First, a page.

Skydiver breaks sound barrier
ROSWELL, N.M. — In a giant leap from more than 24 miles up, a daredevil skydiver shattered the sound barrier Sunday while making the highest jump ever — a tumbling, death-defying plunge from a balloon to a safe landing in the New Mexico desert.
Felix Baumgartner hit Mach 1.24, or 833.9 mph, according to preliminary data, and became the first man to reach supersonic speed without traveling in a jet or a spacecraft after hopping out of a capsule that had reached an altitude of 128,100 feet above the Earth.
Landing on his feet in the desert, the man known as “Fearless Felix” lifted his arms in victory.
“When I was standing there on top of the world, you become so humble, you do not think about breaking records anymore, you do not think about gaining scientific data,” he said after the jump. “The only thing you want is to come back alive.”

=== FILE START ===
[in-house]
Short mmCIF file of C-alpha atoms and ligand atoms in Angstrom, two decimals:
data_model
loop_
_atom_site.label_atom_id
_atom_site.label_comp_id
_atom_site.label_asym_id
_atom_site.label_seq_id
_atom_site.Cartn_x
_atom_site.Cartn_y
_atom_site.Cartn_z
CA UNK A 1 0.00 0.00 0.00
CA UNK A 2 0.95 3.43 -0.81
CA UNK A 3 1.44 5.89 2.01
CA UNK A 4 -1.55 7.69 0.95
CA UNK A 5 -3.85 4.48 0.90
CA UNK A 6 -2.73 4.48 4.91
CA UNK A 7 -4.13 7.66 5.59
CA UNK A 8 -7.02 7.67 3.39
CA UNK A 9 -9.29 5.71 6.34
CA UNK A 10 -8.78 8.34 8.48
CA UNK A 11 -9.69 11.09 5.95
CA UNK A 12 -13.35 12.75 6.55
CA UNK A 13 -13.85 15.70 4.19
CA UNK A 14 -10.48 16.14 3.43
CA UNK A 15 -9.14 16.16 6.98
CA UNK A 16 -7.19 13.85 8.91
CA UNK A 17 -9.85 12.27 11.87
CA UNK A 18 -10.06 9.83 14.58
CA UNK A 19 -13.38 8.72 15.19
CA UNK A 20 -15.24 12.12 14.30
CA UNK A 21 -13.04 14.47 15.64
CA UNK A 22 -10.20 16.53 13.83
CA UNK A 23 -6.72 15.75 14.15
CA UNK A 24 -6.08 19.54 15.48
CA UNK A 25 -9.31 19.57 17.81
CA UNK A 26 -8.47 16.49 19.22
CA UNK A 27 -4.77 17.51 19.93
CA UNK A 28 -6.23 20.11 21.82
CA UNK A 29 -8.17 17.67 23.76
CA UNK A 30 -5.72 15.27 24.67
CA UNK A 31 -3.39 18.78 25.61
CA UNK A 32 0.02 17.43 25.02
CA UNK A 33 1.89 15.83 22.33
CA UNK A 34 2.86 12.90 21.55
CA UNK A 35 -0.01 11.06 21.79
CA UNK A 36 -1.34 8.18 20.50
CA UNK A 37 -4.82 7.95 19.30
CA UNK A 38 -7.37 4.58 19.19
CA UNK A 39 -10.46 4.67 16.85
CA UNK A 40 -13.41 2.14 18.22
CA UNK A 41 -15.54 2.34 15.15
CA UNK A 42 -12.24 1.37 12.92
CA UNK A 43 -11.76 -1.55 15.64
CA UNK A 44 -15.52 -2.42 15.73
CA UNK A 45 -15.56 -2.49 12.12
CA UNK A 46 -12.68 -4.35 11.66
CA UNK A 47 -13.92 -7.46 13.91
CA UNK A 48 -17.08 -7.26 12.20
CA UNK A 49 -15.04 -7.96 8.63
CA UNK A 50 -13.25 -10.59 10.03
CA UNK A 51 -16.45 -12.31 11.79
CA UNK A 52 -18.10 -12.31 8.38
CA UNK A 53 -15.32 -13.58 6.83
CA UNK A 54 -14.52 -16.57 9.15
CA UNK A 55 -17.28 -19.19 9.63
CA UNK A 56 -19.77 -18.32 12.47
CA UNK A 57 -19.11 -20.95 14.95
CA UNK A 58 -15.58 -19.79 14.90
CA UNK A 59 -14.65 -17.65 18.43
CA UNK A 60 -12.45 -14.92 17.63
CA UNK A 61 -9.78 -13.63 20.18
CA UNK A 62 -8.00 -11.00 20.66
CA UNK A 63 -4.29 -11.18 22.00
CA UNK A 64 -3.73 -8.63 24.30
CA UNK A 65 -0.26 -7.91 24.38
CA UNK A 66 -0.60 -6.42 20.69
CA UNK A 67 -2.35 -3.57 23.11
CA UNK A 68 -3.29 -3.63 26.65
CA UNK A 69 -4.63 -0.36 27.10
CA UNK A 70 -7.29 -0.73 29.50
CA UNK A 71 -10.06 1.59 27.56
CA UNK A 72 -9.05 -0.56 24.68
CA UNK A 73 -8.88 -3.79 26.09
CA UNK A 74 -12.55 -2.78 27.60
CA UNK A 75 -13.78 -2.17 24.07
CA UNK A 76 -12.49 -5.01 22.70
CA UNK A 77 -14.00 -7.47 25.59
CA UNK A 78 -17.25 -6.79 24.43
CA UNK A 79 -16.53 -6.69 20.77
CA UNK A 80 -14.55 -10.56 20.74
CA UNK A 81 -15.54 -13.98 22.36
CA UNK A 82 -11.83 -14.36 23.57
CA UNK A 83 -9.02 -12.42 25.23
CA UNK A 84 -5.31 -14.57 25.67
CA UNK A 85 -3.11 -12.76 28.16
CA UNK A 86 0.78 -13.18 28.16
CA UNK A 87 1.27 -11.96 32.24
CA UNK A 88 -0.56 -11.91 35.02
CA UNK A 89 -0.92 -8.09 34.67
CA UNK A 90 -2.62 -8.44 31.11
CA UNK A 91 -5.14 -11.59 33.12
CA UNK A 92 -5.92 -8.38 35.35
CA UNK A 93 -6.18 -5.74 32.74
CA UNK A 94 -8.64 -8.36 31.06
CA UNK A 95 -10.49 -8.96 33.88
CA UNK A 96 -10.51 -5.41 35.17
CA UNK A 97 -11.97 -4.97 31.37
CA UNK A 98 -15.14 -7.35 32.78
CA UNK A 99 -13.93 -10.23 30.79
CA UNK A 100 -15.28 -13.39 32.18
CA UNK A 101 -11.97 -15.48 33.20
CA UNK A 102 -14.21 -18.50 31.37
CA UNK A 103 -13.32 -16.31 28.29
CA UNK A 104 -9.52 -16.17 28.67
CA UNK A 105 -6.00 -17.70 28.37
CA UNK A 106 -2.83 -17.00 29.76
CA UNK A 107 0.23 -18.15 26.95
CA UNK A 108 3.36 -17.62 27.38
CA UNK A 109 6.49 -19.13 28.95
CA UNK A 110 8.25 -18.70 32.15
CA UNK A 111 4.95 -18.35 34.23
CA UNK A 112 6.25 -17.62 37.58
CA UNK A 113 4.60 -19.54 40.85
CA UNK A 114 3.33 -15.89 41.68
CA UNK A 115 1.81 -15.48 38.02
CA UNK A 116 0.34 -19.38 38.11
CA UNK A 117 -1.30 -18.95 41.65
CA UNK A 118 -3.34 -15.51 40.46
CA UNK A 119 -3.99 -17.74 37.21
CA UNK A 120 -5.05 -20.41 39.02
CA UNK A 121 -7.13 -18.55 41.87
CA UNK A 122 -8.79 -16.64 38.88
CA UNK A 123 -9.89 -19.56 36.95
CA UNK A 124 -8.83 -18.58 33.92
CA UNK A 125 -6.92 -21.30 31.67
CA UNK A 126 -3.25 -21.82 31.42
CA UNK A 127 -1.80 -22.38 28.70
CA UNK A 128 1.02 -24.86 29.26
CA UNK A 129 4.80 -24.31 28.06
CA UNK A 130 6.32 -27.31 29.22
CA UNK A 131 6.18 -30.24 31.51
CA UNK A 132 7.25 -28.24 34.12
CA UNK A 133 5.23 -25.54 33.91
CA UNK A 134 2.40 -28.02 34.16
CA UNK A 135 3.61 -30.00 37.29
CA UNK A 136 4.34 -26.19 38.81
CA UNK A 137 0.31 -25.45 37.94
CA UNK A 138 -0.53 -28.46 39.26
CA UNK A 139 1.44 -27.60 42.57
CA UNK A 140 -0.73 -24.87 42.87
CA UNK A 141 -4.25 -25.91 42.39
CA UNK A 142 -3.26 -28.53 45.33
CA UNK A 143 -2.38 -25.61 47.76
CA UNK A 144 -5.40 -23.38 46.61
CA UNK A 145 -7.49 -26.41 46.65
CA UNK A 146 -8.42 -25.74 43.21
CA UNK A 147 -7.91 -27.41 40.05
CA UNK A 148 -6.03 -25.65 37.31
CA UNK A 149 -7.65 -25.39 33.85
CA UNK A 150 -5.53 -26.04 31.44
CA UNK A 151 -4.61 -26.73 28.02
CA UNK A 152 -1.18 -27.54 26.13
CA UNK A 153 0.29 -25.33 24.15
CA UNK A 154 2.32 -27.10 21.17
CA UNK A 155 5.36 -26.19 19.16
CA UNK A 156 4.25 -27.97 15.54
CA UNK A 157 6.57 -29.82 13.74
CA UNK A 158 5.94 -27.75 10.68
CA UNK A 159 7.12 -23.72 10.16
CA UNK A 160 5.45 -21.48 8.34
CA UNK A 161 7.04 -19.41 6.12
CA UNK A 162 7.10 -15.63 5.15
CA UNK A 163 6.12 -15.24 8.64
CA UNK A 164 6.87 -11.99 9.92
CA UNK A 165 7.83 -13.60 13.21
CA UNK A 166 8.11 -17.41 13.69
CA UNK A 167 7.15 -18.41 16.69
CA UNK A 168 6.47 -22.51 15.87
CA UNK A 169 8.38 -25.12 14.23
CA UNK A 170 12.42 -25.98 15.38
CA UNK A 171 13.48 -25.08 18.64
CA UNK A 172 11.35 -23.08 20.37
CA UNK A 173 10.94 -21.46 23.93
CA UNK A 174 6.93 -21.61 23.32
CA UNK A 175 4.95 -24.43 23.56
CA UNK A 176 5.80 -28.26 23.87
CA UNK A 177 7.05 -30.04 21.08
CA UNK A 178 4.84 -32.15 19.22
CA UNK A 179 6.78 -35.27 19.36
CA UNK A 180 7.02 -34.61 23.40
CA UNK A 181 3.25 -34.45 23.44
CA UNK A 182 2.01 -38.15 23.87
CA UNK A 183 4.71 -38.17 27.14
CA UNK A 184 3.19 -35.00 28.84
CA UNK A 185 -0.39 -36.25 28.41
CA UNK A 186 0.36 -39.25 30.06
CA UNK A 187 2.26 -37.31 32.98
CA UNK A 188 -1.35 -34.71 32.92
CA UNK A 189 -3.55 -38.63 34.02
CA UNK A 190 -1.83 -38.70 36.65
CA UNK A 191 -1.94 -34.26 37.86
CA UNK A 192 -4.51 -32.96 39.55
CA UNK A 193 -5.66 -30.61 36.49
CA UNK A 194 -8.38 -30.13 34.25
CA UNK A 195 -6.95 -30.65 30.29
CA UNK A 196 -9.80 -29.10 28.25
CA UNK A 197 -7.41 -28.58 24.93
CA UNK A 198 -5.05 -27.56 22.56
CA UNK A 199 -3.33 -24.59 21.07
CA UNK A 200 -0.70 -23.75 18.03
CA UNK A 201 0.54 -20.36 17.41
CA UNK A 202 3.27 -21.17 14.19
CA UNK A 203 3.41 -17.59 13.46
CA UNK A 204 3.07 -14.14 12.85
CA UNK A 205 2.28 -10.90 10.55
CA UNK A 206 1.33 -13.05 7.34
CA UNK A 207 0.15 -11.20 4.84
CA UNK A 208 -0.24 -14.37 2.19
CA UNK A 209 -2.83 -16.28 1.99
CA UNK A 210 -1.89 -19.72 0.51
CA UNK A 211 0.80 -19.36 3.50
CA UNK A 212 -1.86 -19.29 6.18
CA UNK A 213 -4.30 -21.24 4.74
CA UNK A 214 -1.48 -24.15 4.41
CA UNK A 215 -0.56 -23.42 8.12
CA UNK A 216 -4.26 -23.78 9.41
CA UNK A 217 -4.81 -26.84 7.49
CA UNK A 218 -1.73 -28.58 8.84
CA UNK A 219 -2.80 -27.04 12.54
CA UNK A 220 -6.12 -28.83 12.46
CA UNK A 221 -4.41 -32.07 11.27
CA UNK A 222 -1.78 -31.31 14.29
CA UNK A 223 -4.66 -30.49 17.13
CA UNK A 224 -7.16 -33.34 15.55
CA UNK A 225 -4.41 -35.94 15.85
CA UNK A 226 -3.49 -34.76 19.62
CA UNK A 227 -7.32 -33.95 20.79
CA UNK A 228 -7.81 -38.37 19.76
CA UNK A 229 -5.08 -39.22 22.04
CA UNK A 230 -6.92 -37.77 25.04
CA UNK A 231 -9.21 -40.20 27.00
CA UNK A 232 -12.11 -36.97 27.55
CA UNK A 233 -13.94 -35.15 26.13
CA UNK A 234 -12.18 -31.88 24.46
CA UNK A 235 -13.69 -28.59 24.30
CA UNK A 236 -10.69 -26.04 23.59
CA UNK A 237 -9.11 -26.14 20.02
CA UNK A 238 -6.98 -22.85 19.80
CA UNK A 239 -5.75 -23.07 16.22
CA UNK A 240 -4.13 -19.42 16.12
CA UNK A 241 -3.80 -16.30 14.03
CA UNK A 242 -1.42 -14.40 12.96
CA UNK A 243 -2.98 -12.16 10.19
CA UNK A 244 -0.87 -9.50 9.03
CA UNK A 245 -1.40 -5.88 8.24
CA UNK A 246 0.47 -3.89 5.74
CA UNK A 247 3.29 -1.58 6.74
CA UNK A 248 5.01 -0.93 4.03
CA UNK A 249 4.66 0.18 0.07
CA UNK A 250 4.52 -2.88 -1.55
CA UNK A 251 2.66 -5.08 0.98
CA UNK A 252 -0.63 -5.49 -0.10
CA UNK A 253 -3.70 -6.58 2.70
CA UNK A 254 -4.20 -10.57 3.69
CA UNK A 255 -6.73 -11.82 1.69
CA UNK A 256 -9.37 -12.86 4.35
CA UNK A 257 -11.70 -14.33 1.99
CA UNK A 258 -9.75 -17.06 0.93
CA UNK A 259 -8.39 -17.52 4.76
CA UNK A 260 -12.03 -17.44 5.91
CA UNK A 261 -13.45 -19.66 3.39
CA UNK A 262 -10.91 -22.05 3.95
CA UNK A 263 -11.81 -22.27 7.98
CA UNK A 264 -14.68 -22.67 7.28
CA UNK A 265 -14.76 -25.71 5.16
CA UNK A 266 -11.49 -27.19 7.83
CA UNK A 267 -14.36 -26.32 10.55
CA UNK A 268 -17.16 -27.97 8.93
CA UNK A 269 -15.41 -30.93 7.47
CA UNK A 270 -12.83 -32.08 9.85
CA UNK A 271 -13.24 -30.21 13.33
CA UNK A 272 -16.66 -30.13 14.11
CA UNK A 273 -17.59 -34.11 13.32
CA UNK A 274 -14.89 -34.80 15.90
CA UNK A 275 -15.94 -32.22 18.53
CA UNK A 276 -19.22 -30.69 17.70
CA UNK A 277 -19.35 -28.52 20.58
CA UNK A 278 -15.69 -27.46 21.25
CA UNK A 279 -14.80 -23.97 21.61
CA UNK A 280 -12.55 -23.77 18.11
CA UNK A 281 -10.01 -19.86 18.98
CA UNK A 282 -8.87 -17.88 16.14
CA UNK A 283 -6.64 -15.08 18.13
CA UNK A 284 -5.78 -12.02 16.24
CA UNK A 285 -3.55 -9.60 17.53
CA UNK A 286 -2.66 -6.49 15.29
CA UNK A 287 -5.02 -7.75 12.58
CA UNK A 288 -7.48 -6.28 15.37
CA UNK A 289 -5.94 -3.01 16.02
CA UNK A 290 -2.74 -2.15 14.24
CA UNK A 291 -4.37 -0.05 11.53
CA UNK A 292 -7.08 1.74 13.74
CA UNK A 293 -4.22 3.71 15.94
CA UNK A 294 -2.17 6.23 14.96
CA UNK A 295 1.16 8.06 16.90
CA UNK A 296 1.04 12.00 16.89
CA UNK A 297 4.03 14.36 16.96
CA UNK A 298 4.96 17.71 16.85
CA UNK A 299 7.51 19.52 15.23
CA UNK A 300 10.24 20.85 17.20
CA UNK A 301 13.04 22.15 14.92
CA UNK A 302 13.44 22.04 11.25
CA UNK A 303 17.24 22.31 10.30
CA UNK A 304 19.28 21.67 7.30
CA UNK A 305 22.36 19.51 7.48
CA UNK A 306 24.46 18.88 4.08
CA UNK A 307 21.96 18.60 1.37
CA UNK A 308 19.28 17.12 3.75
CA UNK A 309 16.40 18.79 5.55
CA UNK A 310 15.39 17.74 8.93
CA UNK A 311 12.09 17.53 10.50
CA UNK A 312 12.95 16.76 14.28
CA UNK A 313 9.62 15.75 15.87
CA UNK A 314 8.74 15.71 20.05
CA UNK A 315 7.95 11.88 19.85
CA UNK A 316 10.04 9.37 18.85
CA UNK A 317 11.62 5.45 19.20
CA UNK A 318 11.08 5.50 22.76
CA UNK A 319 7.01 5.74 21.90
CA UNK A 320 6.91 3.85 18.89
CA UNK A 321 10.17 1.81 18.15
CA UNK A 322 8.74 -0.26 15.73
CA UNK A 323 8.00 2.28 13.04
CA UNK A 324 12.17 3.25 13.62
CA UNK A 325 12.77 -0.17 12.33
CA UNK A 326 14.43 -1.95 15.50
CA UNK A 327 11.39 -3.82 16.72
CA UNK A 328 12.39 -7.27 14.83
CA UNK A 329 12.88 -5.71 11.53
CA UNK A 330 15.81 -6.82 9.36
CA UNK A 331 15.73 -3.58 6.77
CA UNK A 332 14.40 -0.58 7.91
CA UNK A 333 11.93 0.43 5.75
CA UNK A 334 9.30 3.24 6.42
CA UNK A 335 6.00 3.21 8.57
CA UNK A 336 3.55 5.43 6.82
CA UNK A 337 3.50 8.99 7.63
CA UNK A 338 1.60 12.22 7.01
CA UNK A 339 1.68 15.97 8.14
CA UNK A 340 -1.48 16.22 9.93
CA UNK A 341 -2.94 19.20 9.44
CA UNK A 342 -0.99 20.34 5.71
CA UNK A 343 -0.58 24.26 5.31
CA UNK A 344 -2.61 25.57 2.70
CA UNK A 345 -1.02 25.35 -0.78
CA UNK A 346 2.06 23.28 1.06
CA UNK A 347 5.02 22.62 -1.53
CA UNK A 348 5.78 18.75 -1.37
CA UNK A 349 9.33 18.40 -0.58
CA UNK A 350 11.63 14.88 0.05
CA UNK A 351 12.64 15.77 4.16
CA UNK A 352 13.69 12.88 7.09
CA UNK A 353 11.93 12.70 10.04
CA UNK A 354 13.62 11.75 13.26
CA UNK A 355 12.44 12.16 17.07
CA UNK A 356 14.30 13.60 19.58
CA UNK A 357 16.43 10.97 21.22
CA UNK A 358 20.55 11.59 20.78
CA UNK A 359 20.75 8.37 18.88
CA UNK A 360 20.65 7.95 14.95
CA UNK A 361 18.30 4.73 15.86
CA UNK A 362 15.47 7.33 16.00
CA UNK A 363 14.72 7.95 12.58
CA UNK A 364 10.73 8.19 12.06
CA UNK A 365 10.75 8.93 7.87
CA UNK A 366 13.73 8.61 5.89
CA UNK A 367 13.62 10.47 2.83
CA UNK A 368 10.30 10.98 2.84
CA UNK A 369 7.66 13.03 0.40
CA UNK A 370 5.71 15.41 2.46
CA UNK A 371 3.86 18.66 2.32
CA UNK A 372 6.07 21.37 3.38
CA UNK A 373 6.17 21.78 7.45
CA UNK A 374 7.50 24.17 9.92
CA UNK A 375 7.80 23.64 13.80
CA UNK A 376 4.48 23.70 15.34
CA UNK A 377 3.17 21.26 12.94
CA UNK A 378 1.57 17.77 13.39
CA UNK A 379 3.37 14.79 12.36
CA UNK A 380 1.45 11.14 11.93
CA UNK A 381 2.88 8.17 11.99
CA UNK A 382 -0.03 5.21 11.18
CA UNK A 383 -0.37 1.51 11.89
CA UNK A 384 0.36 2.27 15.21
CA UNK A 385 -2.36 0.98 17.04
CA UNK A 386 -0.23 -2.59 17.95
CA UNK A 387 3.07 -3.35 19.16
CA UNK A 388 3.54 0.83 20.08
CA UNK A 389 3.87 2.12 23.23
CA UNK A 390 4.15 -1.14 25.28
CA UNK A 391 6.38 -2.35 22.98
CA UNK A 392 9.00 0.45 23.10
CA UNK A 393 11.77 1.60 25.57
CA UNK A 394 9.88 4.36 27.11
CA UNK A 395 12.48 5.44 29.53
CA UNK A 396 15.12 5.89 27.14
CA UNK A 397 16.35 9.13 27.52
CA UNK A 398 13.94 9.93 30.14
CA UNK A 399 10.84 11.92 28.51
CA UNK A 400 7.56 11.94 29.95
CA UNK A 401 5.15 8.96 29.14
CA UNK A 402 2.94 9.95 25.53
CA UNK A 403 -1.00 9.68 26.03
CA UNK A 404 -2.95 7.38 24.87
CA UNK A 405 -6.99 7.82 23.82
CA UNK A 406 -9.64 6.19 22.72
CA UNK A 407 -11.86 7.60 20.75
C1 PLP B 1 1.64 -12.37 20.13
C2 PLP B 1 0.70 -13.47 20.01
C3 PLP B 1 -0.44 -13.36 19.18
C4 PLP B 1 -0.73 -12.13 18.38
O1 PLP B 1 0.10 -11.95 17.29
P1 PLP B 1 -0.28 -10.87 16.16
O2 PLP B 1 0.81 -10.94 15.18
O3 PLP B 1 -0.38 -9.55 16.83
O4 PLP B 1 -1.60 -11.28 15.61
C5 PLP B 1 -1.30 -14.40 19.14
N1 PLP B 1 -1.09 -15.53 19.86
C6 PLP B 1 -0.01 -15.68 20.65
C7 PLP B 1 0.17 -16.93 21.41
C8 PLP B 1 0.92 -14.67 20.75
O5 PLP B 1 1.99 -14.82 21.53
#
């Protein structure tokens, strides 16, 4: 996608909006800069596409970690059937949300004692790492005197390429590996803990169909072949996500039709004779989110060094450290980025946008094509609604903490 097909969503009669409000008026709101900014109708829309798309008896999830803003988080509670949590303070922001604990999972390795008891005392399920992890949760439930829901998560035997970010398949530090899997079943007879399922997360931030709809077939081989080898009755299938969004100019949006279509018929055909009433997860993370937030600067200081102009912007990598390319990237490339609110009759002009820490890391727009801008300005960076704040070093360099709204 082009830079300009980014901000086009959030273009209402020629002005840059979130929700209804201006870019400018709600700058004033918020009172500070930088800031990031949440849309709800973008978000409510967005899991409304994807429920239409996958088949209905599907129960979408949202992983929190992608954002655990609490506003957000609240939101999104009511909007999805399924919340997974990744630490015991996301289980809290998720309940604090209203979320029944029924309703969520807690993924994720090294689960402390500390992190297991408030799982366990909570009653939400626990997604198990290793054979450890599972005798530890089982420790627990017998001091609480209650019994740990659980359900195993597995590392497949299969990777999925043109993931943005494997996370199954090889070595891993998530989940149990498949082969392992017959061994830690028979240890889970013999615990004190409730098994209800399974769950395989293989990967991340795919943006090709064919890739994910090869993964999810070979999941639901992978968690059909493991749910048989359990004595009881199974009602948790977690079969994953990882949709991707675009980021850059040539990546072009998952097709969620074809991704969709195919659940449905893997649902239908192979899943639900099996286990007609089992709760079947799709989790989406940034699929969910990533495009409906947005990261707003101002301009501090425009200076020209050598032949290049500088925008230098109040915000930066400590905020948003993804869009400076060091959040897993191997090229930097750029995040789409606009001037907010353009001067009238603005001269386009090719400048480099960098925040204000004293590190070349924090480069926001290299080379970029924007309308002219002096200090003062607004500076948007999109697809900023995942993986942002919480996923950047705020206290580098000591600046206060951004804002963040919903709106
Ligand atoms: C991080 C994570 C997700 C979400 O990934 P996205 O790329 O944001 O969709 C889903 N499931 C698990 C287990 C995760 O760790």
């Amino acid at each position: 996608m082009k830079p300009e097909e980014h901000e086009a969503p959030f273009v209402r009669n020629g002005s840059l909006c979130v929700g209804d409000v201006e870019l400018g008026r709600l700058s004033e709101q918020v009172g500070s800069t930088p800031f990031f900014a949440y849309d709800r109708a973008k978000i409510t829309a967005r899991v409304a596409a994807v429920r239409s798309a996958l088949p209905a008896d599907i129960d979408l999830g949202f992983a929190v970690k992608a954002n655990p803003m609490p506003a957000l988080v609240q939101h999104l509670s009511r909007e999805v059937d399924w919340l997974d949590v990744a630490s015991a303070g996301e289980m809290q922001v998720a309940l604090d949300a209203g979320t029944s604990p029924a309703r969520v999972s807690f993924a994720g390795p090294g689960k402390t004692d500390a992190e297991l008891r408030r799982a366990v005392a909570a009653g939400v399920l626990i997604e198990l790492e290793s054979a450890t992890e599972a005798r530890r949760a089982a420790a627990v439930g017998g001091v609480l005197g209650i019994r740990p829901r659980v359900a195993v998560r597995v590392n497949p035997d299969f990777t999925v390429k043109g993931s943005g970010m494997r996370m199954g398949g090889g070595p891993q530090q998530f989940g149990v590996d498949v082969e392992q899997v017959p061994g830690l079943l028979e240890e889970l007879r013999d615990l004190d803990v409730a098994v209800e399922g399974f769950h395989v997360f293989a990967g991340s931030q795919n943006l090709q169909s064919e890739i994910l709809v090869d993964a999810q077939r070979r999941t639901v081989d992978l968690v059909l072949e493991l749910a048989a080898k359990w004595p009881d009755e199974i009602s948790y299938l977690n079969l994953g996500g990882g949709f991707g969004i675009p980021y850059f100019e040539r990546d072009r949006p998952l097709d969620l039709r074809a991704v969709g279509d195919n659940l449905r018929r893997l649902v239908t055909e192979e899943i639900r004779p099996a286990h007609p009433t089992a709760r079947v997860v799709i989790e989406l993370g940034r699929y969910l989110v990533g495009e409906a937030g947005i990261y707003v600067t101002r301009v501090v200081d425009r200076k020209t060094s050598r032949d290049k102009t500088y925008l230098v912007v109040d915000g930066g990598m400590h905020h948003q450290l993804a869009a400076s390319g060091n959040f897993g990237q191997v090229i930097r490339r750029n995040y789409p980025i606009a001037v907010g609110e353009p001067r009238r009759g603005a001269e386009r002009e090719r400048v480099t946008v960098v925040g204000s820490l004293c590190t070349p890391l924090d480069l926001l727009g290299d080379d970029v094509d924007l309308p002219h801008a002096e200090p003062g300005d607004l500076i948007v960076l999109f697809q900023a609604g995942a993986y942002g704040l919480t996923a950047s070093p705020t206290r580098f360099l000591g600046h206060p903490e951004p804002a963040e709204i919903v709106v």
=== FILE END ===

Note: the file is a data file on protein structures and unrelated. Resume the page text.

A worldwide audience watched live on the Internet via cameras mounted on his capsule as Baumgartner, wearing a pressurized suit, stood in the doorway of his capsule, gave a thumbs-up and leapt into the stratosphere.
“Sometimes we have to get really high to see how small we are,” an exuberant Baumgartner told reporters outside mission control after the jump.
Baumgartner's descent lasted just over nine minutes, about half of it in a free fall of 119,846 feet, according to Brian Utley, a jump observer from the FAI, an international group that works to determine and maintain the integrity of aviation records.
During the first part of Baumgartner's free fall, anxious onlookers at the command center held their breath as he appeared to spin uncontrollably.
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